Panel drafts protections for vernal pools in town

Published on Sunday, 21 February 2021 18:33
Written by Erica Drzewiecki

@drzewieckinbh

NEWINGTON – Vernal pools will soon have a place in the town’s governing rules.

A subcommittee of Newington’s Conservation/Inland Wetlands Commission recently completed an amendment to include this natural feature in the town’s Inland Wetlands and Watercourses Regulations.

A draft of the changes was presented to the Town Council this week and is set to be approved by the body following a public hearing Feb. 23.

The regulations serve as a rulebook to guide the commission in its review of building applications and permits. Prior to this year, they did not contain explanatory reference to vernal pools.

“What you have before you was a work in progress over a couple years,” Zoning Enforcement Officer Eric Hinkley told the council. “These have been vetted and adopted by the Conservation Commission and planning and zoning. At this point they go to the council for your approval and review.”

The proposed changes add a definition of vernal pools to the regulations. This way, developers proposing building plans in close proximity to these areas will be able to address mitigation efforts to the surrounding environment in their applications to the commission.

Northern vernal pools are defined by the U.S. Environmental Protection Agency (EPA) as seasonal wetlands covered by shallow water for variable periods from winter to spring, that can dry up in the warmer months of the year. They do not typically contain fish and are instead important habitats for salamanders, frogs and toads as well as rare plant species.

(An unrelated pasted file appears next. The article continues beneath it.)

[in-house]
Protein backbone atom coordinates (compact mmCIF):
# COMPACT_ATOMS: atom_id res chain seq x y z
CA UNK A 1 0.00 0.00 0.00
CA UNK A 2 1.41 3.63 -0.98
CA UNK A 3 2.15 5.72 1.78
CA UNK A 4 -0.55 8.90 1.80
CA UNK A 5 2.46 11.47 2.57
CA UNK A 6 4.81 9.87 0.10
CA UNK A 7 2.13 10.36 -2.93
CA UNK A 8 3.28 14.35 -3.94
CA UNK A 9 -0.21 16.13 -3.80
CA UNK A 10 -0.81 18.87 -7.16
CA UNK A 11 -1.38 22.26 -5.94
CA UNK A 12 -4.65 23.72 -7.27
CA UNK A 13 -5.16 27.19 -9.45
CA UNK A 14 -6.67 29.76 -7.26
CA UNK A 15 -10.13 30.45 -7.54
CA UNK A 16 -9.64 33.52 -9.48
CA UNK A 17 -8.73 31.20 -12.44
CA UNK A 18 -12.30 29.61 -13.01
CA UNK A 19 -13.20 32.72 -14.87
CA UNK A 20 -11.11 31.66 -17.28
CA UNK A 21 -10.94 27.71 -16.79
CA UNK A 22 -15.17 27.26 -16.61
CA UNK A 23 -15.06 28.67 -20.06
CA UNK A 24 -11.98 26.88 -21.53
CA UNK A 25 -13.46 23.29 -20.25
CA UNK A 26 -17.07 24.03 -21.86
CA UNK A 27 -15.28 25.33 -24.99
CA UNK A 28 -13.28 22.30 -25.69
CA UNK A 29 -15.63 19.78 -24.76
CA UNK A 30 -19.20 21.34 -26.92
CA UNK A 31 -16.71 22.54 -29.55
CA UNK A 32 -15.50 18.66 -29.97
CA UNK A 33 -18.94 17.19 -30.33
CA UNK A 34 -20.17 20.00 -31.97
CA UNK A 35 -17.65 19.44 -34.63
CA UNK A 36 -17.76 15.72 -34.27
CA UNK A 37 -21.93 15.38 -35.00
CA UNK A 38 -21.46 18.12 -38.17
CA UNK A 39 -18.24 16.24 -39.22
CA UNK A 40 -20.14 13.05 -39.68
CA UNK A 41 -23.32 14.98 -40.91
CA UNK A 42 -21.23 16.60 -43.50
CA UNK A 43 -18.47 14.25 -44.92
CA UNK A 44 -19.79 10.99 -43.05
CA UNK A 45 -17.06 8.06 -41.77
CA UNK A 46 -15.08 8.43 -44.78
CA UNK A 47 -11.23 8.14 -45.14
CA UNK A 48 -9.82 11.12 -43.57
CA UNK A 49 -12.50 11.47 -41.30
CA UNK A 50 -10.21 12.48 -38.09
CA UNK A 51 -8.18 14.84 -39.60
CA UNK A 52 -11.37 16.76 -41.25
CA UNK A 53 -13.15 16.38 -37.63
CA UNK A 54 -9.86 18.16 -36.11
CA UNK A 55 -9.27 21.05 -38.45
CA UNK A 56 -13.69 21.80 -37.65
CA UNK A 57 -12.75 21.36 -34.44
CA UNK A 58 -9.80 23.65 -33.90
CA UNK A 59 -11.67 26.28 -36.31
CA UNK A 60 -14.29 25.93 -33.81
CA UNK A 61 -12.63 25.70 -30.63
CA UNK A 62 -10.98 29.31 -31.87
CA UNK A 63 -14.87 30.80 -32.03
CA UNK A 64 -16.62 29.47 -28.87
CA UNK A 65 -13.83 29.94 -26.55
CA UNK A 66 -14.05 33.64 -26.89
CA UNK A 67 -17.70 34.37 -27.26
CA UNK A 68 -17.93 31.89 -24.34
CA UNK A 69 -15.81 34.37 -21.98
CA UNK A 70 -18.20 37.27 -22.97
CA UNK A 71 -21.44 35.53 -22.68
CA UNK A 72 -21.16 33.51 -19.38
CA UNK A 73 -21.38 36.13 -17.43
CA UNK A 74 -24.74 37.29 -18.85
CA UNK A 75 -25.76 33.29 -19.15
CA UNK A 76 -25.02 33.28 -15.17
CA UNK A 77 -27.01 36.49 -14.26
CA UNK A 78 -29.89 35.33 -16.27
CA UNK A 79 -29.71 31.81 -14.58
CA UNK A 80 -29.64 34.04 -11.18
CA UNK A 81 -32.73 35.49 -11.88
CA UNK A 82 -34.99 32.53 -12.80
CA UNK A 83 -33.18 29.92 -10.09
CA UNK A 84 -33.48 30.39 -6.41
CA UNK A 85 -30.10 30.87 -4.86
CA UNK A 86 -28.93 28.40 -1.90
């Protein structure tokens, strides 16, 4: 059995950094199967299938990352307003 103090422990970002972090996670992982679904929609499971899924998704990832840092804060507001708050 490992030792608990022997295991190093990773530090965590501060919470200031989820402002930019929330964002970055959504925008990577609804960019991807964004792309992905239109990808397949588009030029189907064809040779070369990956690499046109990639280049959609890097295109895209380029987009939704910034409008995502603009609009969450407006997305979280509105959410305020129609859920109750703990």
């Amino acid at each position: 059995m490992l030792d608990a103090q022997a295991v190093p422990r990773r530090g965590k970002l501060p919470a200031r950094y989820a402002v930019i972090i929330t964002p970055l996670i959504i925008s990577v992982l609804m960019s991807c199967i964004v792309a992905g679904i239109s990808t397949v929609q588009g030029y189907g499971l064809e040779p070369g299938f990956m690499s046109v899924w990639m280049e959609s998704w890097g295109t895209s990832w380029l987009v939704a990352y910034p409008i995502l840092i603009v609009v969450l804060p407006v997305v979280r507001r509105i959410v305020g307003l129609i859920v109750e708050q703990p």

Hinkley said the only instance he could recall in which vernal pools had to be addressed by the commission was when national homebuilder Toll Brothers proposed a housing subdivision on Cedar Mountain over a decade ago. The application was denied by the town for its potential impact to the surrounding environment.

“Vernal pools is not a subject that comes up very often, but if it does come up we have something to treat the subject,” Commission Chairman Andreas Sadil said.

Any proposed building plans must provide a 100-foot-buffer between a project’s perimeter and a nearby vernal pool.

Majority Leader Tim Manke thanked the commission for its hard work on the amendment.

“I appreciate the efforts they took to protect our town and these pools which are very ecologically important to us,” Manke said.

Mayor Beth DelBuono went on to point out the changes are not meant to discourage new projects in any way,

“While we recognize we have areas in our town we need to protect we are still willing to work on development if it is appropriate to the area,” she said. “I appreciate you accommodating both of those needs.”

According to the EPA, more than 90% of vernal pools in the state of California have been lost by development and manmade processes.

Erica Drzewiecki can be reached at edrzewiecki@centralctcommunications.com.



Posted in Newington Town Crier, Newington News on Sunday, 21 February 2021 18:33. Updated: Sunday, 21 February 2021 18:35.